2018 Jingle Bell Run Honorees


Gaye Jacques
Adult Honoree  

Gaye Jacques joined the Arthritis Foundation family in Northern New England as an advocate for our military veteran men and women who she cared for as geriatric nurse for 43 years at the New Hampshire Veterans Home. Here involvement became more personal after her own diagnosis came after retirement. But, her main reason for involvement is her 9 year-old granddaughter Emily, who was diagnosed with Idiopathic juvenile arthritis at the age of 3.

Gaye and her Team, the Jolly Jingling Jacqueses, have been active participants with the Jingle Bell Run/Walk for Arthritis for the past five years raising money and awareness throughout New Hampshire. “Arthritis can affect anyone at any age; Treatments and Research require funding and the Jingle Bell Run/Walk is a fun, family friendly and healthy way to let people help.”

As the 2018 Adult Honoree, Gaye encourages all those who are affected by Arthritis to become involved in the Jingle Bell Run. “Walk it, Run it, Start a Team of family, friends, co-workers, donate! With your participation, we can find a cure.”


Emily Jacques
Polyarticular Juvenile Idiopathic Arthritis
Youth Honoree  

Emily was two and a half years old when learned of polyarticular juvenile idiopathic arthritis. At first she just wouldn't do things that she enjoyed like climbing and sliding at playgrounds. She became more clumsy. The day after her third birthday she began to limp. What seemed to be out of the ordinary strange things for an active kid quickly changed to more significant symptoms such as waking up in agony at night. It was time to see a doctor, because Emily was losing her mobility.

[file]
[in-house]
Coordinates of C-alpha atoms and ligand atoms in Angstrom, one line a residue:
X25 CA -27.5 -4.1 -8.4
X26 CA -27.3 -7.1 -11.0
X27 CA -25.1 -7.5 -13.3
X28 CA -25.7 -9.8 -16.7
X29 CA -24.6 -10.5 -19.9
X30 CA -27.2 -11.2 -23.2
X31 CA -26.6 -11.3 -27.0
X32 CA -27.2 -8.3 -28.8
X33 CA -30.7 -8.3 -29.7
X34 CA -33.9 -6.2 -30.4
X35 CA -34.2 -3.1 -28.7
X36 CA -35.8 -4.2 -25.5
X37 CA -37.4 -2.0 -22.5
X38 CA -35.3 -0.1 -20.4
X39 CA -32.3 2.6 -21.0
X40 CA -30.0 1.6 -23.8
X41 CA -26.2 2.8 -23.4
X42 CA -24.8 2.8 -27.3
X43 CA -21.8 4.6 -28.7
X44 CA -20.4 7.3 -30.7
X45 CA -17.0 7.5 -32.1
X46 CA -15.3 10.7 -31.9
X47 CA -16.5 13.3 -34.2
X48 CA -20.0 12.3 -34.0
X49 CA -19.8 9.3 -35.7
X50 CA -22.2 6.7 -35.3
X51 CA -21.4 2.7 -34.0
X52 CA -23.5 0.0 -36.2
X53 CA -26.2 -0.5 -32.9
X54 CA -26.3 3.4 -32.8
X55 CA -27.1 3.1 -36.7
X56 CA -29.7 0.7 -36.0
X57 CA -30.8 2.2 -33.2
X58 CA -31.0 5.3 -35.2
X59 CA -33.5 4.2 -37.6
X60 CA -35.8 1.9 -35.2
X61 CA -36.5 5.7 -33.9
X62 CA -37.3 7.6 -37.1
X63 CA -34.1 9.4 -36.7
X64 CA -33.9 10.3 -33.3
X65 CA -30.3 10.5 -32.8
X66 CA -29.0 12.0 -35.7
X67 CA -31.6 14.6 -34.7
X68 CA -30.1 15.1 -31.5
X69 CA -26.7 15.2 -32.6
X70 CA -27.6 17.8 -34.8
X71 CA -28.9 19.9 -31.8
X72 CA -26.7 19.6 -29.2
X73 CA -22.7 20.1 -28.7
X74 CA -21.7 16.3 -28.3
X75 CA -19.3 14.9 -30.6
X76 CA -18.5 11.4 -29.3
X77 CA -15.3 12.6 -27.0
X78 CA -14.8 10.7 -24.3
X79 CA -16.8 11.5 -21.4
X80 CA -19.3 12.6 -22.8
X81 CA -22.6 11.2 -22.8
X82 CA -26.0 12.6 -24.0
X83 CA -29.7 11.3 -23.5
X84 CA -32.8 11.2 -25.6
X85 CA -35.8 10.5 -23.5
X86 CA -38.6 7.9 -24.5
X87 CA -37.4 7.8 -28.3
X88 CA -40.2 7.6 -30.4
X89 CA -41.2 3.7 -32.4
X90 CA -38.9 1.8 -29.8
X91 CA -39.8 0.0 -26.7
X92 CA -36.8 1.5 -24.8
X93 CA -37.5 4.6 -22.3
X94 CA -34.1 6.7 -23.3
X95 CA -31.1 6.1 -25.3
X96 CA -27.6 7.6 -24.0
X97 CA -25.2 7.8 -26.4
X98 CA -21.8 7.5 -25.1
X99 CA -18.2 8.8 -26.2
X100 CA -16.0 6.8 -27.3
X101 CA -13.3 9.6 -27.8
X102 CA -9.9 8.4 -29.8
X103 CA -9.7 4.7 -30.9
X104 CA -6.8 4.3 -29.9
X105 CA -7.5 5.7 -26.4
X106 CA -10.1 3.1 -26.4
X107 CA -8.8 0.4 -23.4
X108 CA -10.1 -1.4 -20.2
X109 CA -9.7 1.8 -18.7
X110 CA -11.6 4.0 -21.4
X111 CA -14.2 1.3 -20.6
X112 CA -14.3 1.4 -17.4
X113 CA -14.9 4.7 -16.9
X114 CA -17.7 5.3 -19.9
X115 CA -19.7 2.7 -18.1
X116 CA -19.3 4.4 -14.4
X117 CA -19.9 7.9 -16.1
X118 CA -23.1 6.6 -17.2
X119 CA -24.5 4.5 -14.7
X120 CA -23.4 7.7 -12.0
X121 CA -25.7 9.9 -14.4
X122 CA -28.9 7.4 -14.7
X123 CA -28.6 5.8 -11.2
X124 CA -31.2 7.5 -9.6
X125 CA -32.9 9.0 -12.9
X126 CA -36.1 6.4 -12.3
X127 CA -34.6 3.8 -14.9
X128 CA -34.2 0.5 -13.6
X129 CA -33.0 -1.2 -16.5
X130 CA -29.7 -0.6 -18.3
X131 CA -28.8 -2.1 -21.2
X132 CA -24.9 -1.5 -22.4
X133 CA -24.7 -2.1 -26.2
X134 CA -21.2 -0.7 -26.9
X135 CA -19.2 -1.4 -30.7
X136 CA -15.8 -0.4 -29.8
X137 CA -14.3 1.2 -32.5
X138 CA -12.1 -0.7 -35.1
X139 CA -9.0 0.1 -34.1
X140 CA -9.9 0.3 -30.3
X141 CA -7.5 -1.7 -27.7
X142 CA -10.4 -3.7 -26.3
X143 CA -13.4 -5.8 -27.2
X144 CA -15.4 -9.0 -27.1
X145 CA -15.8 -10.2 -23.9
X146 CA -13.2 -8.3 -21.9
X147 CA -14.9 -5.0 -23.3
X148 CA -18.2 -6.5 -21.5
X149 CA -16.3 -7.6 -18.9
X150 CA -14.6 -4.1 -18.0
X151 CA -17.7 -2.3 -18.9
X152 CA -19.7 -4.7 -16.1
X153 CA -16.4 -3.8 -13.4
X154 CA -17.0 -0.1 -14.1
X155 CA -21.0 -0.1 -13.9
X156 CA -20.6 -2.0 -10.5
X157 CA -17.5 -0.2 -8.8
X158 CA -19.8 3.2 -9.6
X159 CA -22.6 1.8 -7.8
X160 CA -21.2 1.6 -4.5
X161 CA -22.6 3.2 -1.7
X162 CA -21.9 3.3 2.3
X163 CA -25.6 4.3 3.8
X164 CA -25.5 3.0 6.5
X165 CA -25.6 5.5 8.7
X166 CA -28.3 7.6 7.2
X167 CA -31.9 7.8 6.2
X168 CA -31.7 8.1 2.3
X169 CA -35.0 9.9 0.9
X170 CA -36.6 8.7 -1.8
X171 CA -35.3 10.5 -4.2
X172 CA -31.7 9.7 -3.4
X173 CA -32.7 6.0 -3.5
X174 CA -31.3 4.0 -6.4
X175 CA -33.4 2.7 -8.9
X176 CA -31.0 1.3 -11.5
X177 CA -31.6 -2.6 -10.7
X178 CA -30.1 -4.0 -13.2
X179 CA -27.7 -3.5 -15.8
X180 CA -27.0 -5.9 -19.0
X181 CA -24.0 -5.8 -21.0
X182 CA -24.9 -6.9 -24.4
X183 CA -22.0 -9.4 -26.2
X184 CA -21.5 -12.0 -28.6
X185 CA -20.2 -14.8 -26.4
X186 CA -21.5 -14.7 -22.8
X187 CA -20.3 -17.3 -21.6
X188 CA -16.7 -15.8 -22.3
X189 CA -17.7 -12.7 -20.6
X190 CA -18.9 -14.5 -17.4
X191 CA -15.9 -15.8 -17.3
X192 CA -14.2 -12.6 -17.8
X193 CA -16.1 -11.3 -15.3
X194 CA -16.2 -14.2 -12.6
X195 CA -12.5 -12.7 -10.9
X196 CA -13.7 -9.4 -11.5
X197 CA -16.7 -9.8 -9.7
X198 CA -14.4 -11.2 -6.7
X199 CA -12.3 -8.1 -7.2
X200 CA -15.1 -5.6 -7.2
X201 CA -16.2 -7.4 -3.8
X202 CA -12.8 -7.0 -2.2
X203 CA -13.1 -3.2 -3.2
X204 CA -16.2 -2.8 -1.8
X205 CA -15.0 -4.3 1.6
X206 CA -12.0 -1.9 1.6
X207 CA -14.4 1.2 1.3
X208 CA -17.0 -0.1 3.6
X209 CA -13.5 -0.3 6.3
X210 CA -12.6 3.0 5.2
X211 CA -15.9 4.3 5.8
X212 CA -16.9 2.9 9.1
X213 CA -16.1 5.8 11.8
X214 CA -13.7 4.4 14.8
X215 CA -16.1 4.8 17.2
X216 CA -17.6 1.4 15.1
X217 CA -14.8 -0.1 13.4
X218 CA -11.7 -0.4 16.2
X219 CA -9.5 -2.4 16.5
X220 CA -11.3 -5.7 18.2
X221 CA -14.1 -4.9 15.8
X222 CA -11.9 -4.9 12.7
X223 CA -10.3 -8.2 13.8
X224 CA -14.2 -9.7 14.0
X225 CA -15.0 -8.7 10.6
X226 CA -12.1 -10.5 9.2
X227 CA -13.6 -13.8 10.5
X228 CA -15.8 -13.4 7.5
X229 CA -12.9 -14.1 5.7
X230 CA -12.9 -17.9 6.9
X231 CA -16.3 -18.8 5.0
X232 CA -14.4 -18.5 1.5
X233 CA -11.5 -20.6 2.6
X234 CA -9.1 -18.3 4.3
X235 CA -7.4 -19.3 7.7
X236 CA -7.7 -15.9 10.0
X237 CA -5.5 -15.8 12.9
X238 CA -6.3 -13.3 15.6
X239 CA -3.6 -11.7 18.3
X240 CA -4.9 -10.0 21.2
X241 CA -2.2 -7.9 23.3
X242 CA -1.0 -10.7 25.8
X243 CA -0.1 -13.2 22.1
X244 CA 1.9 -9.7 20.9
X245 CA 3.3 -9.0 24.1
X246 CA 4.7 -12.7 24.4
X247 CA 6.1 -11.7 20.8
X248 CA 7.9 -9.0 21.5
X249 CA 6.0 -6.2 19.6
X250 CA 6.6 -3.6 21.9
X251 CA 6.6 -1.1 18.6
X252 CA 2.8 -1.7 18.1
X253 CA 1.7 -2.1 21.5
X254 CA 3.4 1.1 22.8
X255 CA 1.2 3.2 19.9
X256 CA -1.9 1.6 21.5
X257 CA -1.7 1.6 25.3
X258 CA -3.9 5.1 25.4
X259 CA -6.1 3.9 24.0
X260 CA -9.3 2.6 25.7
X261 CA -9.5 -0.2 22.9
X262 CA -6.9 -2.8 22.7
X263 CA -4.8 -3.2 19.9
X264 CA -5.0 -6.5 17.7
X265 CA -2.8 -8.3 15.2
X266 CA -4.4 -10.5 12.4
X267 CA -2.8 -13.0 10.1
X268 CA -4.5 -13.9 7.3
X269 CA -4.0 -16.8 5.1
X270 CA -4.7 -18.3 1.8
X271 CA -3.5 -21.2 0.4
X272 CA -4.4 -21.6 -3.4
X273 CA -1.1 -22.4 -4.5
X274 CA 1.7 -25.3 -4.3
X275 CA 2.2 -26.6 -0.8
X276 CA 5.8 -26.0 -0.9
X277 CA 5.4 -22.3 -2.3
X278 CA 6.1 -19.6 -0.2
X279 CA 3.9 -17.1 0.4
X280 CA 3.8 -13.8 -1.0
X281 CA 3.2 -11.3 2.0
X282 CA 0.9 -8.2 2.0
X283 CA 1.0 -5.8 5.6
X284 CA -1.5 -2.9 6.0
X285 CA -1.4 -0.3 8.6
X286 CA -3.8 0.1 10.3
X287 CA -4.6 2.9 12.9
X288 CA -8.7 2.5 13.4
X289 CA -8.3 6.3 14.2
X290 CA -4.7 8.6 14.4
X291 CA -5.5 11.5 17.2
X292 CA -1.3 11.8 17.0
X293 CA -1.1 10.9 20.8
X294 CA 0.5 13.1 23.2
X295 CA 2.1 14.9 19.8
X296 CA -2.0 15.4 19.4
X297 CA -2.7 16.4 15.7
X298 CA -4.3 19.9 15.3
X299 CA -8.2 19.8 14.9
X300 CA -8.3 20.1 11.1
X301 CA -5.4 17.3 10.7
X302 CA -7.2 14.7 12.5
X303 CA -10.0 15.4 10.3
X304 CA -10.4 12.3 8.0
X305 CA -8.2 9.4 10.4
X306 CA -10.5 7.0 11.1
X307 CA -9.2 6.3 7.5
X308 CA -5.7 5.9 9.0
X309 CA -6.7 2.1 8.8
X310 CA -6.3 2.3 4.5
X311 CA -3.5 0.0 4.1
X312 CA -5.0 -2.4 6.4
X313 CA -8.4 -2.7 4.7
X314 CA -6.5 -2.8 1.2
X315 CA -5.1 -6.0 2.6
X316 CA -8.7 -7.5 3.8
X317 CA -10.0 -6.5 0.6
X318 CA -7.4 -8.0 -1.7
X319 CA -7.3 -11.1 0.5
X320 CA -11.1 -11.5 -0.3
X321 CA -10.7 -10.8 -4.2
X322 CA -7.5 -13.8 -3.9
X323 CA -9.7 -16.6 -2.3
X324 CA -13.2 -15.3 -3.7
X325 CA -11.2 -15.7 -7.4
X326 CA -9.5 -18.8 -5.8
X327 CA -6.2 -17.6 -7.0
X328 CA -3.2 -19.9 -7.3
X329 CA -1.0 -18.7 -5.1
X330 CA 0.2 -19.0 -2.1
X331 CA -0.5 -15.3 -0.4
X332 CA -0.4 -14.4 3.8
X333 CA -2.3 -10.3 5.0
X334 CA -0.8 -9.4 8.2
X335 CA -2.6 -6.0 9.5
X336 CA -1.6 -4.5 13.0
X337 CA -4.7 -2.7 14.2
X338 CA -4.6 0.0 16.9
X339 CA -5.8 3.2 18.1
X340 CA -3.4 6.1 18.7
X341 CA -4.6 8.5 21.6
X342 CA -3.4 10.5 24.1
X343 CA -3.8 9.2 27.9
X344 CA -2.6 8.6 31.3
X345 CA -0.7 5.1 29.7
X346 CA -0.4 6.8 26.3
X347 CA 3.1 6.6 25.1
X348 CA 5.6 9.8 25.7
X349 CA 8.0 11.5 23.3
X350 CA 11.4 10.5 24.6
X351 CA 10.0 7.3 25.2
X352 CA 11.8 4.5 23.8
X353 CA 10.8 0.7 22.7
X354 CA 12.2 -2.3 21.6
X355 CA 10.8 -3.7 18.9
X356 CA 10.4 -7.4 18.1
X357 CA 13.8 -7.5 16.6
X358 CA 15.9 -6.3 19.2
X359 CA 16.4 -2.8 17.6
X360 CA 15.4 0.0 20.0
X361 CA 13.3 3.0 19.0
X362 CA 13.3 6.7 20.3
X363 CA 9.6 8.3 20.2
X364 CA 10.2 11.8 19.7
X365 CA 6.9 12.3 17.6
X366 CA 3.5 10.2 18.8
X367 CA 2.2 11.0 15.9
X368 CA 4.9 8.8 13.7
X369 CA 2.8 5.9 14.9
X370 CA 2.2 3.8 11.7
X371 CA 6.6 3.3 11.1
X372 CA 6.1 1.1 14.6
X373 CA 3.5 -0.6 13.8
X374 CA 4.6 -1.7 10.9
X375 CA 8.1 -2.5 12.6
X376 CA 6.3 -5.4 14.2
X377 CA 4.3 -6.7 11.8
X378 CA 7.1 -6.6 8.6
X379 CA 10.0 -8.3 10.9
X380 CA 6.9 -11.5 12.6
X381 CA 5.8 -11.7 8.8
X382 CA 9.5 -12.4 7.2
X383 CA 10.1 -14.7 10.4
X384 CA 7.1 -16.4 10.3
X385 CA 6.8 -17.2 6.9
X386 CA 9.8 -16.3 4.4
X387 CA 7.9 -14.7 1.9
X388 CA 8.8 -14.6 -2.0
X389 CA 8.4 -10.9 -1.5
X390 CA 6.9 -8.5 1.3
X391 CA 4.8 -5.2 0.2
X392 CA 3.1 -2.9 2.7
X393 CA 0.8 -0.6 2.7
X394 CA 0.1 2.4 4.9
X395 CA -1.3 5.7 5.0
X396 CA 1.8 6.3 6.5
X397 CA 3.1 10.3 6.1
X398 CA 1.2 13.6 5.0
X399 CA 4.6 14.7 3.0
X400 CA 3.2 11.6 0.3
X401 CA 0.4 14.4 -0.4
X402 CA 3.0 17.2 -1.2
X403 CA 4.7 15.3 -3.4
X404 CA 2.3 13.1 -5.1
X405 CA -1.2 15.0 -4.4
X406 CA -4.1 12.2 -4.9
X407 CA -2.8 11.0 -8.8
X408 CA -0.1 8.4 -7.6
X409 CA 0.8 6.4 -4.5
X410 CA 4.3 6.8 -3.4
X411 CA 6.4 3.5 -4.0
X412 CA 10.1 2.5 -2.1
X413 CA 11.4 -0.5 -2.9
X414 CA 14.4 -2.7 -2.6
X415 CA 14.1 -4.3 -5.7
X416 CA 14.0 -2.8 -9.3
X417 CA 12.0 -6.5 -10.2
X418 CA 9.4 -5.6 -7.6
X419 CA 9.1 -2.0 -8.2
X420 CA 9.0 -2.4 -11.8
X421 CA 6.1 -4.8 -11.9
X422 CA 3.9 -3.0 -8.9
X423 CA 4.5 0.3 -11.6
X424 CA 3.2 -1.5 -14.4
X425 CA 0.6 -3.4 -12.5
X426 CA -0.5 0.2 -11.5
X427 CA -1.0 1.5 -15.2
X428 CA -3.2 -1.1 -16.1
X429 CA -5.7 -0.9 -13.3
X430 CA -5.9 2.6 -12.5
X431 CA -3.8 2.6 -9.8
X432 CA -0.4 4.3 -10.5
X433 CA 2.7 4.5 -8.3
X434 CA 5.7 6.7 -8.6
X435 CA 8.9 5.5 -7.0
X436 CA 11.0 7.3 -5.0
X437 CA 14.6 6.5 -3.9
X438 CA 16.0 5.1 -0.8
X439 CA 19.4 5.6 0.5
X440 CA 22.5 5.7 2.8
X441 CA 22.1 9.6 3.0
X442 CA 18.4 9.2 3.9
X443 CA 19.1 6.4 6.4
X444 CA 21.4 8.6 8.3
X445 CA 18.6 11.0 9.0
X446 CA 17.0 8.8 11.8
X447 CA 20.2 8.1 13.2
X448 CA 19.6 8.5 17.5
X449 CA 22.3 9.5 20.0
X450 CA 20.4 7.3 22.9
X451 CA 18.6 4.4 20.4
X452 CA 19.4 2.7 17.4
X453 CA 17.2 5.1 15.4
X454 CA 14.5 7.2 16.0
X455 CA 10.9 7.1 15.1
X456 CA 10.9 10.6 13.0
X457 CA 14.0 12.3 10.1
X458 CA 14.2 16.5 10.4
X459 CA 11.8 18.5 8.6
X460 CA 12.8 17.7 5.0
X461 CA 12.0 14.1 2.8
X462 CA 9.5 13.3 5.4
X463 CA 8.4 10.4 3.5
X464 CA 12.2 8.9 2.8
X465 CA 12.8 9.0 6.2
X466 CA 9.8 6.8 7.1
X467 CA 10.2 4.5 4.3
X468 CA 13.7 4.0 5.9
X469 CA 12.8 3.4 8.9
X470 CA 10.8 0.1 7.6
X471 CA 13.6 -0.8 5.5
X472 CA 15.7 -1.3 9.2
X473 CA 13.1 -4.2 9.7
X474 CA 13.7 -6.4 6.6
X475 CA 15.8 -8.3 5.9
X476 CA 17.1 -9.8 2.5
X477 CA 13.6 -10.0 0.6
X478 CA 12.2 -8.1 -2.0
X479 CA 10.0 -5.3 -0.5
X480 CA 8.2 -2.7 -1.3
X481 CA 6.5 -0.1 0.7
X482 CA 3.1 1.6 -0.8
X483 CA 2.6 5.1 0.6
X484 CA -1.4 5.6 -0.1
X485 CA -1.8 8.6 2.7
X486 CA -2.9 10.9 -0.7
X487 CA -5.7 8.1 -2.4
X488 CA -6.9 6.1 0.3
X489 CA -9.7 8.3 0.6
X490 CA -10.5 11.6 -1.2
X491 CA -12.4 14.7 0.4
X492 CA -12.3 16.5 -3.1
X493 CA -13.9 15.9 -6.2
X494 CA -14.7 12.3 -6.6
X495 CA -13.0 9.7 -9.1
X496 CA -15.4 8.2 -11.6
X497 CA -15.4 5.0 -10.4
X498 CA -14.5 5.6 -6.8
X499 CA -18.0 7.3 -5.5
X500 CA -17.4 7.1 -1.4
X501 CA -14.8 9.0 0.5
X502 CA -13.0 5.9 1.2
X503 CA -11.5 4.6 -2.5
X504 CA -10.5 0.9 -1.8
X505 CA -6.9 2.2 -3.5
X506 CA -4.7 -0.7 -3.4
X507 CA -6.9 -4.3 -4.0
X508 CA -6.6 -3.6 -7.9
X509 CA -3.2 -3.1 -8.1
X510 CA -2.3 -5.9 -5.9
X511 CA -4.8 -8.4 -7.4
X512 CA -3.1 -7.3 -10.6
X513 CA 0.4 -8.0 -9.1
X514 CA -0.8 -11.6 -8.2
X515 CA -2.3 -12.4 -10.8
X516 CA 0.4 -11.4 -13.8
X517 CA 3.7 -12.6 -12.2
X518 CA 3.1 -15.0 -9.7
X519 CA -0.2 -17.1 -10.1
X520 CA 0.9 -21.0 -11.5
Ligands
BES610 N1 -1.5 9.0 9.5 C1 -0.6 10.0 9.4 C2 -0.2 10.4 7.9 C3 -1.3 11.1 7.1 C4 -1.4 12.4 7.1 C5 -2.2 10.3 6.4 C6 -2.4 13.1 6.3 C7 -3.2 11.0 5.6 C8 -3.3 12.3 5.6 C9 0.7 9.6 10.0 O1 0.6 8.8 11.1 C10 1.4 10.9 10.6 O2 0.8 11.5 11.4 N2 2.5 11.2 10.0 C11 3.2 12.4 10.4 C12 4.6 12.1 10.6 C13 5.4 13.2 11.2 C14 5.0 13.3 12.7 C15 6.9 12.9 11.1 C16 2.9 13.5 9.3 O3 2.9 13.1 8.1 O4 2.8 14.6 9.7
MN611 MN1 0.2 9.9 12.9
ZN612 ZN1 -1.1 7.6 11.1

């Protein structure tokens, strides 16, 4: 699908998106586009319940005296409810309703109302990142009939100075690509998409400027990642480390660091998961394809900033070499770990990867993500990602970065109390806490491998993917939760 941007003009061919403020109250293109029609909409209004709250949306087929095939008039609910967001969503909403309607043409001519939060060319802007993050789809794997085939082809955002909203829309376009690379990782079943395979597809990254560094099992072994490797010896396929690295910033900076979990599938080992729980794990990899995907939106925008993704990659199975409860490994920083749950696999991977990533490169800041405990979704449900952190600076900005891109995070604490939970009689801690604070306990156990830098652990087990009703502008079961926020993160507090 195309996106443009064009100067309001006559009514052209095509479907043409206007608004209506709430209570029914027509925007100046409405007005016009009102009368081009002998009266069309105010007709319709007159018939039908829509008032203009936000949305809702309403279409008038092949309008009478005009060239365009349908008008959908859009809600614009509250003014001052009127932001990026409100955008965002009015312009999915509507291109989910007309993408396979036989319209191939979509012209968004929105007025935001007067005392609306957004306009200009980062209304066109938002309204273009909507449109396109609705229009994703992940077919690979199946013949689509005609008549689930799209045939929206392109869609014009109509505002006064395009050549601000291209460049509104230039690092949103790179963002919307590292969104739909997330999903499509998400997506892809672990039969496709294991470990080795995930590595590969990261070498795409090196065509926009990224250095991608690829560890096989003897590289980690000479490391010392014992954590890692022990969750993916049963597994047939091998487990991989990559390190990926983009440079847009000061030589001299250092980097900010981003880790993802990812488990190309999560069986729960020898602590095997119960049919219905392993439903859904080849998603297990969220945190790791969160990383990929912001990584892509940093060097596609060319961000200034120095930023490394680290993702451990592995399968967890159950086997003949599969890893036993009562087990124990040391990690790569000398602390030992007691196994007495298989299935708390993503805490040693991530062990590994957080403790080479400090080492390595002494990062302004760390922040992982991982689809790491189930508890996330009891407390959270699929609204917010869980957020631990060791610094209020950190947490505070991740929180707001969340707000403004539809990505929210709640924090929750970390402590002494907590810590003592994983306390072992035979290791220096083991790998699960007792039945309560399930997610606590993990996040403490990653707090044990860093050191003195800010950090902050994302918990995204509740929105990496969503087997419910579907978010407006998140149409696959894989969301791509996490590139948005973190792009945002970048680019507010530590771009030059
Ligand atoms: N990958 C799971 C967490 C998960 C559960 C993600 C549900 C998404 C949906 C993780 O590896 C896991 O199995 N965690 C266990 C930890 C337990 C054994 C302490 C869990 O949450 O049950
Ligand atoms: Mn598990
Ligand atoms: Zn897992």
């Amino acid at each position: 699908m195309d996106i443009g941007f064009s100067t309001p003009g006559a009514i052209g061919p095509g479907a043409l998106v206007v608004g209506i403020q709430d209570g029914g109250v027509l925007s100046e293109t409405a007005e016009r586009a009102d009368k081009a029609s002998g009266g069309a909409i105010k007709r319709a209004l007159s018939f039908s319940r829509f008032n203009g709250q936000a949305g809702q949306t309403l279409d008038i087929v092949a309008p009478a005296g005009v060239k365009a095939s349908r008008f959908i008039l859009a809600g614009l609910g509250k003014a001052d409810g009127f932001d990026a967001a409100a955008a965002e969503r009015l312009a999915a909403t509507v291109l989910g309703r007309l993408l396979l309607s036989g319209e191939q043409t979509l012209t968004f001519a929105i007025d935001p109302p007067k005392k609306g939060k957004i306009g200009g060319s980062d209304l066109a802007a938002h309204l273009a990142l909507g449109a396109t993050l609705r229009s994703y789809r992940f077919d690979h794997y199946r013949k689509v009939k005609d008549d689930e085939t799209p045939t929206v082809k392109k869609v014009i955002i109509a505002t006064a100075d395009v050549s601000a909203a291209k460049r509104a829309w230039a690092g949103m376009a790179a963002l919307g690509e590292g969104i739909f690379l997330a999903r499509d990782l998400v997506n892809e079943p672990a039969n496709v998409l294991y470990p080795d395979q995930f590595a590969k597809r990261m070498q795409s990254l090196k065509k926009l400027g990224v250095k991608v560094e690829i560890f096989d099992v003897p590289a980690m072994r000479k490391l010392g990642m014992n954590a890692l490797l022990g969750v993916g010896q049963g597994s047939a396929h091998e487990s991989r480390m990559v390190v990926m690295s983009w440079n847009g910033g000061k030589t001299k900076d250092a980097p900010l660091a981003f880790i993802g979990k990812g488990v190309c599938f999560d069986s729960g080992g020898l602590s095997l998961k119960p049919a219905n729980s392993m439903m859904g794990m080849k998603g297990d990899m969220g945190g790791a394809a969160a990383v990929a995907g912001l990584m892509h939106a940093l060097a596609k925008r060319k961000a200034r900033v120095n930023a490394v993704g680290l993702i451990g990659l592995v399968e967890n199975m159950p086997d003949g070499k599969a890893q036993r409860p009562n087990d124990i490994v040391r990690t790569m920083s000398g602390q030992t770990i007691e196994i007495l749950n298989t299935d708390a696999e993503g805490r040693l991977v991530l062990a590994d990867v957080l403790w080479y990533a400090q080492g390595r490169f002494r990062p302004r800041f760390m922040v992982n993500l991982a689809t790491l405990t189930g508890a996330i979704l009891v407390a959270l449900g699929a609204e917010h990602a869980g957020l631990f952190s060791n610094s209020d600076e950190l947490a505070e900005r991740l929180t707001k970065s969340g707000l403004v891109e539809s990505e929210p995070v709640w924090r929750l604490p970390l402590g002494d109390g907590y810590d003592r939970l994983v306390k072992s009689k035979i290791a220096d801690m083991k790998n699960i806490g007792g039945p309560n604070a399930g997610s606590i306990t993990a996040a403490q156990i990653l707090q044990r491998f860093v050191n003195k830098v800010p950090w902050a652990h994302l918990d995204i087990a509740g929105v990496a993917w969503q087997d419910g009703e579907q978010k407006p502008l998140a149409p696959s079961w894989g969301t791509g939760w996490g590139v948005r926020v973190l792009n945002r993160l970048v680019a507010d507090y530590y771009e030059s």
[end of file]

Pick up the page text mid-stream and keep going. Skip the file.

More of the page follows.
Finally they were sent to Boston and was immediately diagnosed. By now, she could barely walk independently. Treatment began immediately with a daily NSAID, followed by cortisone injections in both knees, ankles, and index finger. These got her moving, but she would need more. Emily began methotrexate injections and was monitored monthly. Her arthritis was so bad at this point, she needed physical therapy twice a week for months to get her walking and back to normal physical movements that her peers could do like jump, bike, and run. As a result of her illness one of her legs is slightly shorter than the other.

For Emily, it has been a long journey with ups and downs. Their family is thankful for a fantastic Rheumatologist. Emily is a competitive dancer and many would never guess she has arthritis. Emily's parents say "she is one of the lucky ones that responds well to treatment." For Emily, she hates taking her medicine,needles, and monthly blood work. Emily was in a remission period, but this past May her arthritis became active once again and she is back on medication with regular follow-ups in Boston. We hope that one day there is a cure so no other children have to fight this fight!


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